Trident Sales Agreement

The Zuckerman mission found the OPS useful and coming, but there was a big shock. The British were expected to contribute to the research and development costs of the A3, which dates back to 1 January 1963. These were to exceed $700 million by 1968. [35] Skybolt had been proposed to the United Kingdom at a unit cost, with the United States monitoring the costs of research and development,[20] but no such agreement had been reached in Nassau for Polaris. Thorneycroft was upset by the prospect of paying research and development costs, but McNamara said the U.S. Congress would not represent an agreement that would impose all the burdens on the United States. [36] Macmillan asked the United Kingdom`s Ambassador to the United States, Sir David Ormsby-Gore, to inform Kennedy that Britain was not prepared to commit to spread the costs of research and development indefinitely, but would pay an additional five per cent for each missile as a compromise. He asked Kennedy to be informed that a failure of the Nassau agreement would likely cause the downfall of his government. [37] Ormsby-Gore met Kennedy the same day, and while Kennedy noted that the five percent offer was not “the most generous offer he had ever heard of”.[38] McNamara, confident that the United States was scammed, calculated the five percent not only on the missiles, but also on their fire control and navigation systems, adding the bill of about $2 million.

On the advice of Ormsby-Gore, this formulation was accepted. [38] The Polaris Purchase Agreement provided a strong framework for missile negotiations and return systems. [51] The legal agreement took the form of an amendment to polaris` purchase contract through an exchange of notes between the two governments, so that “Polaris” now included in the original the purchase of Trident. Some changes have also been made to the classified annexes of the Polaris sales contract to eliminate the exclusion of penetrating aid. [53] Under the Polaris sales agreement, the United Kingdom paid a 5% tax on the costs of the equipment delivered, recognizing the research and development costs already incurred in the United States. For Trident, a payment of $116 million has been replaced. [54] The United Kingdom purchased the Trident system from the United States and set it up on its own submarines, which had only 16 rocket tubes as Polaris and not the 24 in the American class of Ohio. The first Vanguard-class submarine, HMS Vanguard, was commissioned in December 1994, at the end of the Cold War.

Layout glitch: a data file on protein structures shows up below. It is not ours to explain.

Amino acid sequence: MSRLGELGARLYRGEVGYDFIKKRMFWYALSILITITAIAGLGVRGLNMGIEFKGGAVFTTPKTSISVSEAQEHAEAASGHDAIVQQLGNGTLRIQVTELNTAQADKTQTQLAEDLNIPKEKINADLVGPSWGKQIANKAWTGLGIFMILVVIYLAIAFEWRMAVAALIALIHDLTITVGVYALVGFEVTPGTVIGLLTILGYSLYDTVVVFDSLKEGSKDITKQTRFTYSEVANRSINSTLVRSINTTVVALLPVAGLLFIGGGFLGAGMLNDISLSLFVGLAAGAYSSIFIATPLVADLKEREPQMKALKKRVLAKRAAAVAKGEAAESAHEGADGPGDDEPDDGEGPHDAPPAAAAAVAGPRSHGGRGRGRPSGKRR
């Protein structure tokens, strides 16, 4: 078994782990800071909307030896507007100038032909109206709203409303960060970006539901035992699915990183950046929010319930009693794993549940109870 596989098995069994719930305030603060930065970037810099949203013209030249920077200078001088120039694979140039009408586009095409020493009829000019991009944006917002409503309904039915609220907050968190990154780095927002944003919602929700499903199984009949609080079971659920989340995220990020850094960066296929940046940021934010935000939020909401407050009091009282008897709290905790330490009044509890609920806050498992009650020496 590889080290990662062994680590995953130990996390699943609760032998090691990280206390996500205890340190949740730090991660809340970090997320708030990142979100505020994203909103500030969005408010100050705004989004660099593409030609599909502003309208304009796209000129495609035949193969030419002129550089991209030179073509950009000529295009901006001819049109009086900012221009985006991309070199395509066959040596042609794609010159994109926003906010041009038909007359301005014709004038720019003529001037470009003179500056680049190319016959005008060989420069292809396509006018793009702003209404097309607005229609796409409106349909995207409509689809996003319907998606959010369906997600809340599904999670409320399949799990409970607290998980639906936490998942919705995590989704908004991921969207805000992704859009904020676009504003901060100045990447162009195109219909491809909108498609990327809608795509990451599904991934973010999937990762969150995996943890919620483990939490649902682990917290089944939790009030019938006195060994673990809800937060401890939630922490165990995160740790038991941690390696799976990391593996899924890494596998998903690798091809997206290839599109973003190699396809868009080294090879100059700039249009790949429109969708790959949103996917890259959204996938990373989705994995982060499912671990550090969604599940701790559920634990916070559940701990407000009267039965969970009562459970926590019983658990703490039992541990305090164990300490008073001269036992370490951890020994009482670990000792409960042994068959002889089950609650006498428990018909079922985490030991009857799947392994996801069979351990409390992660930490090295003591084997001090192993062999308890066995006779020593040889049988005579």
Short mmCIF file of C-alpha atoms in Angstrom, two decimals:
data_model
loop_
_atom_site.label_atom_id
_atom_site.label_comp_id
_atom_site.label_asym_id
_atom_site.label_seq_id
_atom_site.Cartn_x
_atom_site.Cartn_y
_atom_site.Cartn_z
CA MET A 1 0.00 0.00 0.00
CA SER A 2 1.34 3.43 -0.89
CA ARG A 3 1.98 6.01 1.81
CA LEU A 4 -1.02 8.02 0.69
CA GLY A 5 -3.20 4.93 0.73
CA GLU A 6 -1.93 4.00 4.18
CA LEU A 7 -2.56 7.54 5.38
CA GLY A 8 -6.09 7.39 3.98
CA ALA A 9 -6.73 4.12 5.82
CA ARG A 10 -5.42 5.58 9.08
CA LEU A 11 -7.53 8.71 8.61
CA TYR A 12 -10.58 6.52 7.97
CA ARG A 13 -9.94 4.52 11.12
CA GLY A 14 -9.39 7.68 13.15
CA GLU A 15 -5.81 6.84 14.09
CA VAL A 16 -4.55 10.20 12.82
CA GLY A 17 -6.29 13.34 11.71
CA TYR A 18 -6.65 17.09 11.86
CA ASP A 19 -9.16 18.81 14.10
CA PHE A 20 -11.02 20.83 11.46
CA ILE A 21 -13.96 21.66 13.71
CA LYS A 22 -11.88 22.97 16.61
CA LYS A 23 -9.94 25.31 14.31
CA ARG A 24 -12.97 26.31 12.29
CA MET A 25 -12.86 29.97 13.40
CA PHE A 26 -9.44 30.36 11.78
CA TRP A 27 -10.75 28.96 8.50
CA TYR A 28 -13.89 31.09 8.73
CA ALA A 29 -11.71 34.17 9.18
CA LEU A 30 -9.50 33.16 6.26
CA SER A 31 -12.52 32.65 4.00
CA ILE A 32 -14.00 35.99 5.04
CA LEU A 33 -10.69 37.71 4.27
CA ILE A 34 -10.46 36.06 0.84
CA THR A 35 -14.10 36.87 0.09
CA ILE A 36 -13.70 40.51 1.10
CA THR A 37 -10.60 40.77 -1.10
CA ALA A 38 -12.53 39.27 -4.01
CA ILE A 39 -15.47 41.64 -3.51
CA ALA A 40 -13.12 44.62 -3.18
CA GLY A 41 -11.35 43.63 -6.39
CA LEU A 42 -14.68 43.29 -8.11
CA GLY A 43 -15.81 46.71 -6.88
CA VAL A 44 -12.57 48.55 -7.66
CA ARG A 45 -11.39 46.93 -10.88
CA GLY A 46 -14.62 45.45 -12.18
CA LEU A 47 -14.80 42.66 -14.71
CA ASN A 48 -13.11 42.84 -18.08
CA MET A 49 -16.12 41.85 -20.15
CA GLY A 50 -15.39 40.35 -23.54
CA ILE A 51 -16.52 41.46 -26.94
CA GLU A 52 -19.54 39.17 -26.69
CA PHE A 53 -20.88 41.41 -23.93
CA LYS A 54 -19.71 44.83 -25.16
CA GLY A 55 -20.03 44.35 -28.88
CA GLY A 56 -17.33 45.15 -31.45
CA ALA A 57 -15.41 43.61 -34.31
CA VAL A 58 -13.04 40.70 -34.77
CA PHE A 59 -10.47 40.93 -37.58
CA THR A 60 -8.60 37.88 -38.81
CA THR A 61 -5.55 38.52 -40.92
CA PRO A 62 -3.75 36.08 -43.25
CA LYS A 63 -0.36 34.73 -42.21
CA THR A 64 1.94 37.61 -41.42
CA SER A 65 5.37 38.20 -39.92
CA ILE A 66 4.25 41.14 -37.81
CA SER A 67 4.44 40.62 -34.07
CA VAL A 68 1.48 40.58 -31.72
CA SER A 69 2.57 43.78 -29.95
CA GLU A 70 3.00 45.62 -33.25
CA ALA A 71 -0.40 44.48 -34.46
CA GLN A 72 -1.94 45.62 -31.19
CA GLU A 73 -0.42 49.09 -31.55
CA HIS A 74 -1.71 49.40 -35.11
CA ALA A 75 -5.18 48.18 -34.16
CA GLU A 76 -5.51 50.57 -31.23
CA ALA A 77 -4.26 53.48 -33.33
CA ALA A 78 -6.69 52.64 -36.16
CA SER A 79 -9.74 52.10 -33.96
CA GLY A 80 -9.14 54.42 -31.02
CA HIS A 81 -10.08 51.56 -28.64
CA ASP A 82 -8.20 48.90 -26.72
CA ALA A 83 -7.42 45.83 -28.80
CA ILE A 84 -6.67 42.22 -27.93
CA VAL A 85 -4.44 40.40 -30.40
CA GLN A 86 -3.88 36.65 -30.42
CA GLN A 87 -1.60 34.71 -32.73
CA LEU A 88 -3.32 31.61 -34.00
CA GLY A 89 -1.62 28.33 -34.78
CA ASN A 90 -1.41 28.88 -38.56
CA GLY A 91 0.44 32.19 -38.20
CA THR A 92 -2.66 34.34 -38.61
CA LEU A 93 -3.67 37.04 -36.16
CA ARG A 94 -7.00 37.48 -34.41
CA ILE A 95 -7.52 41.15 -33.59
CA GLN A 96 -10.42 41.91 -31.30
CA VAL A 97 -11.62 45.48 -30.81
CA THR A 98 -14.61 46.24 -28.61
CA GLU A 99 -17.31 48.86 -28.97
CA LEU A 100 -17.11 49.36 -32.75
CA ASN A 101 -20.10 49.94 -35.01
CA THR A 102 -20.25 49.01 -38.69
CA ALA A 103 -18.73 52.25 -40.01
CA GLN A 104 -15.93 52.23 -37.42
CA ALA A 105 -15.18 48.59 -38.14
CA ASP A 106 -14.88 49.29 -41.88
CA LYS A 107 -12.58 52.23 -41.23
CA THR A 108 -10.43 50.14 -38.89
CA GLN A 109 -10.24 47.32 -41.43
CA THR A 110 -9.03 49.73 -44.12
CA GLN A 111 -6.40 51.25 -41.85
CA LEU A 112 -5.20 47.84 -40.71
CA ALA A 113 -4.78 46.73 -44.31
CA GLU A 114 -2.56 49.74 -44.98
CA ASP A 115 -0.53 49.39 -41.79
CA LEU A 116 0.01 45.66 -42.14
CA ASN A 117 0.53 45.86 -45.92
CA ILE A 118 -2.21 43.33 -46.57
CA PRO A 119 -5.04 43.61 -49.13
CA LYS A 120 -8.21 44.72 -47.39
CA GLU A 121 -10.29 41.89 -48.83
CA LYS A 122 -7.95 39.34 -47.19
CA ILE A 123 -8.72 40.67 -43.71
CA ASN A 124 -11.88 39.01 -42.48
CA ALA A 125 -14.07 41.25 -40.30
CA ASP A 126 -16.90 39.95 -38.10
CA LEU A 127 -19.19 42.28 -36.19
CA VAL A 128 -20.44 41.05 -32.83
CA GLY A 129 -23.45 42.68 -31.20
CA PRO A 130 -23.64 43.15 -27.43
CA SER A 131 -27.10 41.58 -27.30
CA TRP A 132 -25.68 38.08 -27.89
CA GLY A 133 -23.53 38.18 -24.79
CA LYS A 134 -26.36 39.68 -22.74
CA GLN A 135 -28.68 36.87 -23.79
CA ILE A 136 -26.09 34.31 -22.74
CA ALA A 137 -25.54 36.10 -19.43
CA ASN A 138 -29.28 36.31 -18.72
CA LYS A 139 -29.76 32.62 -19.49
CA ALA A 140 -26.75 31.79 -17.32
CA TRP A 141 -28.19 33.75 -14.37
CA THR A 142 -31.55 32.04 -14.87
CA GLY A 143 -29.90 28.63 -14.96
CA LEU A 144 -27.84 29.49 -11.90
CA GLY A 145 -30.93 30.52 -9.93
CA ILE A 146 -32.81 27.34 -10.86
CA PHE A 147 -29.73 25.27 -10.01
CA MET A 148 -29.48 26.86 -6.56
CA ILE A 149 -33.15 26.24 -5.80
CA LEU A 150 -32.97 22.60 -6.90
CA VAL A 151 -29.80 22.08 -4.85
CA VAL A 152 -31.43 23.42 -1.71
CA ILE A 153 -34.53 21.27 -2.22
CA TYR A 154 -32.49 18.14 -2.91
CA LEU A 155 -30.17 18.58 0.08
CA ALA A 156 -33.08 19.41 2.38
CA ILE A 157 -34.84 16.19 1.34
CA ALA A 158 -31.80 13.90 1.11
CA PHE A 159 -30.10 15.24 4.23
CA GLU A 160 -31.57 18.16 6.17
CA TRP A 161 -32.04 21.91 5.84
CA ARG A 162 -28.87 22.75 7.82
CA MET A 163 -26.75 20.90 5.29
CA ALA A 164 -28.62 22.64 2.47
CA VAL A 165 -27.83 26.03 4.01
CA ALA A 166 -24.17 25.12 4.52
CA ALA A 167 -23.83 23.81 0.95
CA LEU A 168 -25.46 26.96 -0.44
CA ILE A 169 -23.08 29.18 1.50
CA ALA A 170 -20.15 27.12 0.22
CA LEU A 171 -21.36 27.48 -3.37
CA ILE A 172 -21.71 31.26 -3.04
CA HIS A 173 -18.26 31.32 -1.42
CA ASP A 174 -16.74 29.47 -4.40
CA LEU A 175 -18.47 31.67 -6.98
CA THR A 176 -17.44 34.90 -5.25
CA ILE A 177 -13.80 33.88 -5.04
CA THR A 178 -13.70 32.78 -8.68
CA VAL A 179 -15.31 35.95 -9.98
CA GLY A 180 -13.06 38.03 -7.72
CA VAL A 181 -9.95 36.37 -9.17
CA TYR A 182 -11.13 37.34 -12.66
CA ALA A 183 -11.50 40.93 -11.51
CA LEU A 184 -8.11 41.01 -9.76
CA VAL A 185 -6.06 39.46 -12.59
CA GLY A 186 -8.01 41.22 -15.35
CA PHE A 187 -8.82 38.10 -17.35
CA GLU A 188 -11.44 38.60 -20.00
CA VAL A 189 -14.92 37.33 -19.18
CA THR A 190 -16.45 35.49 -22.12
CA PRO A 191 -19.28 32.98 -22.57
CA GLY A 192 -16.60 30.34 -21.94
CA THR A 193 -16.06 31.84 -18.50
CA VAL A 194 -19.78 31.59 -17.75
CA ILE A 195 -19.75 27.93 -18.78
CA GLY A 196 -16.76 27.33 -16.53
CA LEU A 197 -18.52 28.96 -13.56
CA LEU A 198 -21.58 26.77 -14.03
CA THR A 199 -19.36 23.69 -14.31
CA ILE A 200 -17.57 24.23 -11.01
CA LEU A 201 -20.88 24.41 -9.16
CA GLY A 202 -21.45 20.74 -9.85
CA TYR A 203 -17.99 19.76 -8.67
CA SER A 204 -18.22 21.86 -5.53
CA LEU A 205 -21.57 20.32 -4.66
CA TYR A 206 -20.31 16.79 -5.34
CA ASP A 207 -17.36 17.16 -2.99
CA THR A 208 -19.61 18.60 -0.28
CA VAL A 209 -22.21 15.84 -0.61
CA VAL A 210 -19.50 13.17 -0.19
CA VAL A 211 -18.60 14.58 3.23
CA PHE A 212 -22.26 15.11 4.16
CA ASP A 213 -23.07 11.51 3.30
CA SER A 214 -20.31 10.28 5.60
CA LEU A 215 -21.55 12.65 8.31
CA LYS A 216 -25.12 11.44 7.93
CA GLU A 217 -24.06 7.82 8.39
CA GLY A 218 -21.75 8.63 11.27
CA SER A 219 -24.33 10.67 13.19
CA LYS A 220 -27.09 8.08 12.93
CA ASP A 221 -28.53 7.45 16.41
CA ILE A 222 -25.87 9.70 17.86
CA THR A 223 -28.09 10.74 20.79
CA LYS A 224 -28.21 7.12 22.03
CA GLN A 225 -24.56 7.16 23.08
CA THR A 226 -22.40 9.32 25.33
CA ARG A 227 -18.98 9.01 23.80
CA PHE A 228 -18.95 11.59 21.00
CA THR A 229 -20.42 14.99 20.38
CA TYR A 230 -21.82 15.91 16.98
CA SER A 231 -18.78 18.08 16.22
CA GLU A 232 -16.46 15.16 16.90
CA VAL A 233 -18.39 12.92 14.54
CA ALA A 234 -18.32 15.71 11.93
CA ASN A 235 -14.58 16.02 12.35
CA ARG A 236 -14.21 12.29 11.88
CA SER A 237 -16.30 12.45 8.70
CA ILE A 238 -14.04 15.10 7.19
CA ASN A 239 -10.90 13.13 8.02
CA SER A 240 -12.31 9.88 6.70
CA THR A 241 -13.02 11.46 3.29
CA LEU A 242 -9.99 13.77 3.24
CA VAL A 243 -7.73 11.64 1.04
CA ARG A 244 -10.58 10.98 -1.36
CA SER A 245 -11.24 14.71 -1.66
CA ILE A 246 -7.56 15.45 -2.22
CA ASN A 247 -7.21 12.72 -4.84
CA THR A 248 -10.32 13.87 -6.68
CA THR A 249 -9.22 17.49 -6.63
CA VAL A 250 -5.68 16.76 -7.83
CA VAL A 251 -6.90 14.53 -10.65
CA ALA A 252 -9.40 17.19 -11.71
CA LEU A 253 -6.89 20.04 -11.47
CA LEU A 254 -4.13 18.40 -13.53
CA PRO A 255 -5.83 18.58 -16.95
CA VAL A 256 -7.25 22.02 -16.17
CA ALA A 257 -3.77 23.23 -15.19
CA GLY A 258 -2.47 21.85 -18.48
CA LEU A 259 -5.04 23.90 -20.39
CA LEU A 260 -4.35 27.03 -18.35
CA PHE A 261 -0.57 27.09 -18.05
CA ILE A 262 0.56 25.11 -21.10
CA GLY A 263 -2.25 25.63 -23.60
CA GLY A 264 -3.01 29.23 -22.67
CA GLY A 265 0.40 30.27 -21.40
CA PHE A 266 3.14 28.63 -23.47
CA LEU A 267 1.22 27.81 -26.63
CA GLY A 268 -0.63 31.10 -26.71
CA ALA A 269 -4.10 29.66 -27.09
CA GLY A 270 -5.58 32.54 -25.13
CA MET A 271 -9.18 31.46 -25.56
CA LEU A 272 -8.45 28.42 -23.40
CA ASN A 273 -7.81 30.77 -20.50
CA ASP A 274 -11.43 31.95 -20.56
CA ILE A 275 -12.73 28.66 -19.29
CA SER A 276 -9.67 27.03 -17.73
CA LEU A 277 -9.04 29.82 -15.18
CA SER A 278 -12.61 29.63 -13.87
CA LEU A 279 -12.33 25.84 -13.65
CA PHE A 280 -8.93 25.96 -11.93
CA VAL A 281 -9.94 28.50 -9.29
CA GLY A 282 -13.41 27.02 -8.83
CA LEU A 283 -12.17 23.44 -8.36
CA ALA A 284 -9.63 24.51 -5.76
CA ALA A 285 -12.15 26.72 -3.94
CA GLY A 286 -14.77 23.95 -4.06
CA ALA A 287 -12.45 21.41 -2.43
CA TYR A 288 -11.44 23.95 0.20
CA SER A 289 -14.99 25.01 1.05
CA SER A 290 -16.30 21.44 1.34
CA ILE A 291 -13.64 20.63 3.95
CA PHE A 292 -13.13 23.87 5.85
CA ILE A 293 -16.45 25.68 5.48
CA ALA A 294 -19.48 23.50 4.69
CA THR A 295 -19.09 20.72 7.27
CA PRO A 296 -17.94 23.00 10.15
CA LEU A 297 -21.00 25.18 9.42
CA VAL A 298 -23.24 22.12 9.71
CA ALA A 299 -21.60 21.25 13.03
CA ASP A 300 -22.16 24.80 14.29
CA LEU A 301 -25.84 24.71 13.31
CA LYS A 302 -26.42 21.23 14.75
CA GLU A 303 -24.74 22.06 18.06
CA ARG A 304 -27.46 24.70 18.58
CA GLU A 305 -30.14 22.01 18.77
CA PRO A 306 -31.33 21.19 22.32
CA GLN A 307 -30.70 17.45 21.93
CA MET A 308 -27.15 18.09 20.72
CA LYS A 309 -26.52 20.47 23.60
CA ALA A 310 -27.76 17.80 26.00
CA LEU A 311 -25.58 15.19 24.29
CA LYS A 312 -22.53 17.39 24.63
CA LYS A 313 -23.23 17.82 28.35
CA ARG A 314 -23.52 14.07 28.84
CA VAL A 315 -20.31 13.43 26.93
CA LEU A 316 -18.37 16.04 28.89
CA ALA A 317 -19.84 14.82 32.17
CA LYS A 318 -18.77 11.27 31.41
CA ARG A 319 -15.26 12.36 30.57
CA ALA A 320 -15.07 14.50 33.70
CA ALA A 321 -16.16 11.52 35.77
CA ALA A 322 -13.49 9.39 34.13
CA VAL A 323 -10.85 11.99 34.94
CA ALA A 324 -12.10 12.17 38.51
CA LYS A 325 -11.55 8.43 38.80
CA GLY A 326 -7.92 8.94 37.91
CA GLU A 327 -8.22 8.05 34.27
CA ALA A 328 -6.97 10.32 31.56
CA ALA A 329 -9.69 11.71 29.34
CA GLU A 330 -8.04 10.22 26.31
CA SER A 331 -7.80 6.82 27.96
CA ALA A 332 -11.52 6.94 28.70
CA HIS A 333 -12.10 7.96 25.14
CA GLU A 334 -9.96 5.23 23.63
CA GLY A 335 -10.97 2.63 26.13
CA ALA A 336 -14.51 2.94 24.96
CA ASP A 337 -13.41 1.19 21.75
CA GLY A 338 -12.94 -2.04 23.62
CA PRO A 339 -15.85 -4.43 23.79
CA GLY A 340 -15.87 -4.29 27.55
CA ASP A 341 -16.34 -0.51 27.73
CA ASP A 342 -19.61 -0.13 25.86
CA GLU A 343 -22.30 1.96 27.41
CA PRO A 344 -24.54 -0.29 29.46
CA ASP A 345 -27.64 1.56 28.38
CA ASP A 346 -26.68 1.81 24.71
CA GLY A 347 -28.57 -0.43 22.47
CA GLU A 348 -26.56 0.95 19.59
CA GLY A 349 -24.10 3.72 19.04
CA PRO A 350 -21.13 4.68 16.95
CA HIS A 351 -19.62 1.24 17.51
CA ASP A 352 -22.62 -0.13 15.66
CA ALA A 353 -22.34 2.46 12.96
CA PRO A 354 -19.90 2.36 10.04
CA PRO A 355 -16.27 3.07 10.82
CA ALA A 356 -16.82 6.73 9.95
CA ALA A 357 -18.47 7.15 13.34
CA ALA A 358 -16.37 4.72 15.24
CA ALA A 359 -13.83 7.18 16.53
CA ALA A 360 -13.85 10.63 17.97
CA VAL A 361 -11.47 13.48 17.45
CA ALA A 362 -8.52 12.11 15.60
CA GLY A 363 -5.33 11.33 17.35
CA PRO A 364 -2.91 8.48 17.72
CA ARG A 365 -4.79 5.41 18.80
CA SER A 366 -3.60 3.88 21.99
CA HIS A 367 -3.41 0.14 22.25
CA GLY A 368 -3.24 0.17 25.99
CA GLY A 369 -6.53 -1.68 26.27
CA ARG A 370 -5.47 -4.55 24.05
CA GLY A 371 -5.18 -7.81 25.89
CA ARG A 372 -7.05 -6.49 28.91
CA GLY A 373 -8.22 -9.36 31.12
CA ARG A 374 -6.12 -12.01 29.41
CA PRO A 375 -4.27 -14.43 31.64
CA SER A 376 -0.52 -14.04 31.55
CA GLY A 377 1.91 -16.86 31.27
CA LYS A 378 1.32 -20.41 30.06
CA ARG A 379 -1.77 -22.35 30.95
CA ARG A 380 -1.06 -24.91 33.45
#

[55] In January 1979, Callaghan addressed President Jimmy Carter, who reacted positively but without commitment. [39] The Carter administration`s main priority was the SALT II agreement with the Soviet Union, which limited the stockpile of nuclear weapons.

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